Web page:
Feeding the frenzy for TRIRIGA feeds


Long time, no TRIRIGA! While I haven’t discussed TRIRIGA much since my bouncing IBM design post or included it in a blog title since my splitting IBM TRIRIGA post, I’ve experimented with socio-mobile brainstorms to reimagine TRIRIGA information delivery ever since my killing XML post last year. Now, following the successful spark of a colleague’s TRIRIGA Flipboard magazine, I’ve a new brainstorm!

I’ve recently wondered, “Why don’t I open Flipboard as often as Twitter?” Then I realized that despite its striking visual layout, Flipboard flips are not as quickly or easily digestible as Twitter streams. But maybe that’s the point. If I’m scanning with my smartphone, 12 articles flipped on Flipboard might take 6 to 12 finger swipes, while the same 12 articles tweeted on Twitter might take only 3 or 4 swipes.

TRIRIGAFEEDIA @ WordPress

TRIRIGAFEEDIA @ WordPress

Hi, my name is Jay, and I’m an IBM TRIRIGA information developer at IBM. I admit, we don’t need a Twitter presence that simply duplicates our Flipboard. But then my brainstorm struck! Why not build a WordPress presence that collects tedious-to-search articles then streams them as more visible posts? In turn, why not feed this WordPress stream into a Twitter stream? Voila, TRIRIGAFEEDIA!

What is TRIRIGAFEEDIA?

In a nutshell, “TRIRIGAFEEDIA is an experimental WordPress hub that collects feeds from multiple IBM TRIRIGA forums, blogs, and channels into a single, searchable, and social stream. In turn, its WordPress stream also feeds its Twitter stream @tririgafeedia.” In other words, these WordPress and Twitter streams attempt to boost searchability and findability of less visible or less sharable articles.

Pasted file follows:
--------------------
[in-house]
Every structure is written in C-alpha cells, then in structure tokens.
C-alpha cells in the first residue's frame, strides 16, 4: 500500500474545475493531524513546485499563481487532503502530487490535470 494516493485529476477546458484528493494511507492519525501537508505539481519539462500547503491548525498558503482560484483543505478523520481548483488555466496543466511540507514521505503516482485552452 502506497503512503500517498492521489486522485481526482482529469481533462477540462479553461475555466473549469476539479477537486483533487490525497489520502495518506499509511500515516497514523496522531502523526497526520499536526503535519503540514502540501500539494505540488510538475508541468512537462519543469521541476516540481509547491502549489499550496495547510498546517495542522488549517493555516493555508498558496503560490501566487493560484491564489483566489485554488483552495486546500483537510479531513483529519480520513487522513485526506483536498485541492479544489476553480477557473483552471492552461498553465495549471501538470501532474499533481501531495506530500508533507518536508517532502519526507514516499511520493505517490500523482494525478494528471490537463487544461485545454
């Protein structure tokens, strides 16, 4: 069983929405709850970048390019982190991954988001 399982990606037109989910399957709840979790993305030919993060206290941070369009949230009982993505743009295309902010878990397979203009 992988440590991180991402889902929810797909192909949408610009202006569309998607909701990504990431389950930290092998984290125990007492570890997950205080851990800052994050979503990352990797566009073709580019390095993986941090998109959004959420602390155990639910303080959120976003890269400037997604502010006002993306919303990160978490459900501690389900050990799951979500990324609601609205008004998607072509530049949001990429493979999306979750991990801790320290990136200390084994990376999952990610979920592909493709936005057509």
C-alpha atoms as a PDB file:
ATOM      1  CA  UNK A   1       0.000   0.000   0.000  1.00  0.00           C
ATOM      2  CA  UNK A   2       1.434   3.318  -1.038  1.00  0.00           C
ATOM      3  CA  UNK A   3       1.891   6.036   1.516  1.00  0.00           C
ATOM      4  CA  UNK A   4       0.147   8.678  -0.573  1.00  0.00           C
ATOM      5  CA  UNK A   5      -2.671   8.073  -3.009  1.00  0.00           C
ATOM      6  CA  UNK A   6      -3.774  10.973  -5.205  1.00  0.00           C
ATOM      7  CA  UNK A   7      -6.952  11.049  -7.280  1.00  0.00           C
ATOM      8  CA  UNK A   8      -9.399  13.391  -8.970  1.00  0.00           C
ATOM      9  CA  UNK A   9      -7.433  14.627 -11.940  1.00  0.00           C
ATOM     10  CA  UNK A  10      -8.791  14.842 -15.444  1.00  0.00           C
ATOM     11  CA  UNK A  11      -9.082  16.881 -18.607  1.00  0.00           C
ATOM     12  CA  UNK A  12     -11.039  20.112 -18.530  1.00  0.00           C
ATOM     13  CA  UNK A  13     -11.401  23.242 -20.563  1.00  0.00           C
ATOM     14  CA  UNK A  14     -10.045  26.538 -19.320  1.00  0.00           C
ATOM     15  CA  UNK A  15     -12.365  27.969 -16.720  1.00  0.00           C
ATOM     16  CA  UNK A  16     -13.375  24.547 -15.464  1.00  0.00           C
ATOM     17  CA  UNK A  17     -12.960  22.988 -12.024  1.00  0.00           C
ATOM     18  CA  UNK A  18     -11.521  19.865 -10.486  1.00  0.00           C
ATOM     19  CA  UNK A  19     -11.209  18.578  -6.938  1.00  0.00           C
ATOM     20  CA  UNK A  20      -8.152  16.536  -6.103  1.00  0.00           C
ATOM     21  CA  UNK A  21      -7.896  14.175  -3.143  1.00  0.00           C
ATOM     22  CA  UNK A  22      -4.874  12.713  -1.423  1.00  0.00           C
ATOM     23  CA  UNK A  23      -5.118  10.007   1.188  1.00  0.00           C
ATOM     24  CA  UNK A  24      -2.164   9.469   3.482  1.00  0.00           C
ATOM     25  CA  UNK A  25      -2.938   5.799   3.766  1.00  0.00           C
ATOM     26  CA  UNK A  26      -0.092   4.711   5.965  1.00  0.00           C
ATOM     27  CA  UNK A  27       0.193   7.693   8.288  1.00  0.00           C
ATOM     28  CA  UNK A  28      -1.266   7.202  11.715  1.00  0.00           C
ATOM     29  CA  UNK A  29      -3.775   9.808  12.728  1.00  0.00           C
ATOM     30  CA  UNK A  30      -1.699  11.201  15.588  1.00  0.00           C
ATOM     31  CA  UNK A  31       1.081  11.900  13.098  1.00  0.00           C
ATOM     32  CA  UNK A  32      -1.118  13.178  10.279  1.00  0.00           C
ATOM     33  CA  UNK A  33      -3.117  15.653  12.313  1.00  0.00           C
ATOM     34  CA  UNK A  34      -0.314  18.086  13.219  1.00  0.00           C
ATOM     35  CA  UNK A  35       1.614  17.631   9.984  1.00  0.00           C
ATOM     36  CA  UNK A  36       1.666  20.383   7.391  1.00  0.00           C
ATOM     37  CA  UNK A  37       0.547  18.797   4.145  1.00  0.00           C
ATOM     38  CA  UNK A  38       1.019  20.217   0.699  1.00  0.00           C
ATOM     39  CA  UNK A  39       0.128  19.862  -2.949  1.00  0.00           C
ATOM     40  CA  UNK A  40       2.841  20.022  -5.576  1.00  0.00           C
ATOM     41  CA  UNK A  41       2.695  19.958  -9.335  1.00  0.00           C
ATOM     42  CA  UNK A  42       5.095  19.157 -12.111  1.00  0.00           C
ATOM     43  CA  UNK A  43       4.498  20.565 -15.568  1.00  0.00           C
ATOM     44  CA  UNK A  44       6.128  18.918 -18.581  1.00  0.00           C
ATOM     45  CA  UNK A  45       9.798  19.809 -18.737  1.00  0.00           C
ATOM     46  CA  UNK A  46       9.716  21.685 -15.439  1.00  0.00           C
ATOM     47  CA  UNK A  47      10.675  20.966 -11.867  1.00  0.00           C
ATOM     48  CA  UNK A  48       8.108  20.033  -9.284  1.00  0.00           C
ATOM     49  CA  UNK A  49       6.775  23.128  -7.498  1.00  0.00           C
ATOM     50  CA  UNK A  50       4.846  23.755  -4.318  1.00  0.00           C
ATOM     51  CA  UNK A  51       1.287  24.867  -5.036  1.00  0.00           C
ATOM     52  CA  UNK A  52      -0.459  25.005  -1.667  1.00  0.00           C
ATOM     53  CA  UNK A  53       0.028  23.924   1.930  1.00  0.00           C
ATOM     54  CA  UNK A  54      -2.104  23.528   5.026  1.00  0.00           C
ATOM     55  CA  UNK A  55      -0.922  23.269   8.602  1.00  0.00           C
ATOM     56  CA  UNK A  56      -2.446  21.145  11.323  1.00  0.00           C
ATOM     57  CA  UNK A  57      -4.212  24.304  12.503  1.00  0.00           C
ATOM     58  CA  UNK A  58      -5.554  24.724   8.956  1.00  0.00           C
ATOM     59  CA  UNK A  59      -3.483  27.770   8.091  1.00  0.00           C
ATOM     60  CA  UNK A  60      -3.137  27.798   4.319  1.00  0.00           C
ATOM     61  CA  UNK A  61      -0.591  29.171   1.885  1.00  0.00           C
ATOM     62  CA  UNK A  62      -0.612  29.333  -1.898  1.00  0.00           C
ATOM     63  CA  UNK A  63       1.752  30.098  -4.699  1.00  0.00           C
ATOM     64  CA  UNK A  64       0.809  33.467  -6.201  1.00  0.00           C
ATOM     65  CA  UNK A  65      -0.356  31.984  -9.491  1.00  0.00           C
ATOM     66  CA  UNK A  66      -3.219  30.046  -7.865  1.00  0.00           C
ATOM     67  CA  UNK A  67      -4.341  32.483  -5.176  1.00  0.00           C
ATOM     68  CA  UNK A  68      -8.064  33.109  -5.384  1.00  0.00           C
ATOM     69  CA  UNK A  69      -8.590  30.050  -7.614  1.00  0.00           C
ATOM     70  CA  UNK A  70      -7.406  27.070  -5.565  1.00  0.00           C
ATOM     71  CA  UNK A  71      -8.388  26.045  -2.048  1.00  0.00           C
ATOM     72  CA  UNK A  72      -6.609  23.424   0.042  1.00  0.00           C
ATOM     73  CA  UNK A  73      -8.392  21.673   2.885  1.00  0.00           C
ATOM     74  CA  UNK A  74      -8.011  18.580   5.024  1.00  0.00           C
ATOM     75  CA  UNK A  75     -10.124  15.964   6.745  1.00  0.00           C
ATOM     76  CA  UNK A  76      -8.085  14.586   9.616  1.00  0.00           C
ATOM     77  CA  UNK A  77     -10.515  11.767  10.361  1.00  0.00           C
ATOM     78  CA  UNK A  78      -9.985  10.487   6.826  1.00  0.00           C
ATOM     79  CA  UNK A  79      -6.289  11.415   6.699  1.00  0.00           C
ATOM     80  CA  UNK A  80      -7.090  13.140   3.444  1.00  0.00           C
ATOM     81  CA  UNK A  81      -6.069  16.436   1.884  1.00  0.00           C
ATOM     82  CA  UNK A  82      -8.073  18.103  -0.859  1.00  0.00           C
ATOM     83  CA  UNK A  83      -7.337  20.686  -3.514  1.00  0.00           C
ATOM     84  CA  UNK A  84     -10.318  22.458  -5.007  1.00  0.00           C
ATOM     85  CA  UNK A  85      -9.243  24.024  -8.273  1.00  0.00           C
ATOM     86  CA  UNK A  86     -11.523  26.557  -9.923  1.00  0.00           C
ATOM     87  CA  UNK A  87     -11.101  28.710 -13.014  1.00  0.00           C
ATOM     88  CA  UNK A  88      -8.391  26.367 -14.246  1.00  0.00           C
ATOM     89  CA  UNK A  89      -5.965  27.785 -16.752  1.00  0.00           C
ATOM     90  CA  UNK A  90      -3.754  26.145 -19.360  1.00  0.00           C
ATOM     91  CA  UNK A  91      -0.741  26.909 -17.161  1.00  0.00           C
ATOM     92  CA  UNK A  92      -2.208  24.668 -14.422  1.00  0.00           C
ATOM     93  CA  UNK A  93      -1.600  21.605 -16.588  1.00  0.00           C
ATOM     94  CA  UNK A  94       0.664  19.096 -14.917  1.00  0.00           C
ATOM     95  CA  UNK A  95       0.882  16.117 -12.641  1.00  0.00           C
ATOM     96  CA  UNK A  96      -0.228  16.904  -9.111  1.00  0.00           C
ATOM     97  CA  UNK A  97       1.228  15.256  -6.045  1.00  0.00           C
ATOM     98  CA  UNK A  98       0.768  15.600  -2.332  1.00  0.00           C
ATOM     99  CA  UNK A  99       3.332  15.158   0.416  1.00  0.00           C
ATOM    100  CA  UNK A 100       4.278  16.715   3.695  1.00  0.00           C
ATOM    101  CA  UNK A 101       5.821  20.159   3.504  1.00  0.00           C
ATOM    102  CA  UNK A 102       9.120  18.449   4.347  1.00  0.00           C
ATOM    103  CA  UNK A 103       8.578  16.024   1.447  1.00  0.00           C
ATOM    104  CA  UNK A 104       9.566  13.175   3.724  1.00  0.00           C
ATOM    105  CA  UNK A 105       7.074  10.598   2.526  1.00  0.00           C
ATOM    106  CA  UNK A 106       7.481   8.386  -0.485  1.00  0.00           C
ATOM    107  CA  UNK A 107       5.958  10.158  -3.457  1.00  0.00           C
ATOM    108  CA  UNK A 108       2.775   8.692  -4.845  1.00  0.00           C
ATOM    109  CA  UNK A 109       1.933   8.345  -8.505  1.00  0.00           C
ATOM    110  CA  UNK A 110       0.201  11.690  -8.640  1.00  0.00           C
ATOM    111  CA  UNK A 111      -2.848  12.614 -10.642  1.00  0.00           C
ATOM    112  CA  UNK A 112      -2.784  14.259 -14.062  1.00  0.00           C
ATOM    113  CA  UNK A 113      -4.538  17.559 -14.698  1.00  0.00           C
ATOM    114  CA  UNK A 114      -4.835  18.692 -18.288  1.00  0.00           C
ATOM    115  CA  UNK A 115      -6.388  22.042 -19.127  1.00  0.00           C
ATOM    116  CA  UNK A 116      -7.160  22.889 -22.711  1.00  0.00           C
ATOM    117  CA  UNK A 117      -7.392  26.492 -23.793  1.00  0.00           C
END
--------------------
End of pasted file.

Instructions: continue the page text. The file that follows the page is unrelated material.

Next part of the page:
To establish a solid foundation for this official announcement, TRIRIGAFEEDIA currently contains 123 WordPress posts and 94 Twitter tweets. With the technological help of Feedly to aggregate various source feeds and Twitterfeed to automatically feed the published WordPress posts into Twitter tweets, these numbers will continue to grow as I discover new content on a weekly if not daily basis.

If you’re curious why the number of WordPress posts and Twitter tweets don’t match, it’s easy to explain. Although I published the majority of posts by their original source dates in sequence from oldest to newest, I also discovered random older articles along the way. Consequently, Twitterfeed can’t create a tweet if I publish a post with a date older than my newest published post. No worries.

If you’re curious why TRIRIGAFEEDIA is all capitalized, the reason is that TRIRIGA is always in caps!

What are my final thoughts?

What about content strategy? Do I need to coordinate my streams with other teams? Not necessarily. I see two vectors at play. The first vector is company size. While small companies might struggle with content consistency to gain credibility, large corporations with hundreds or thousands of products might struggle with content visibility and findability. At IBM, my TRIRIGA approach tackles the latter.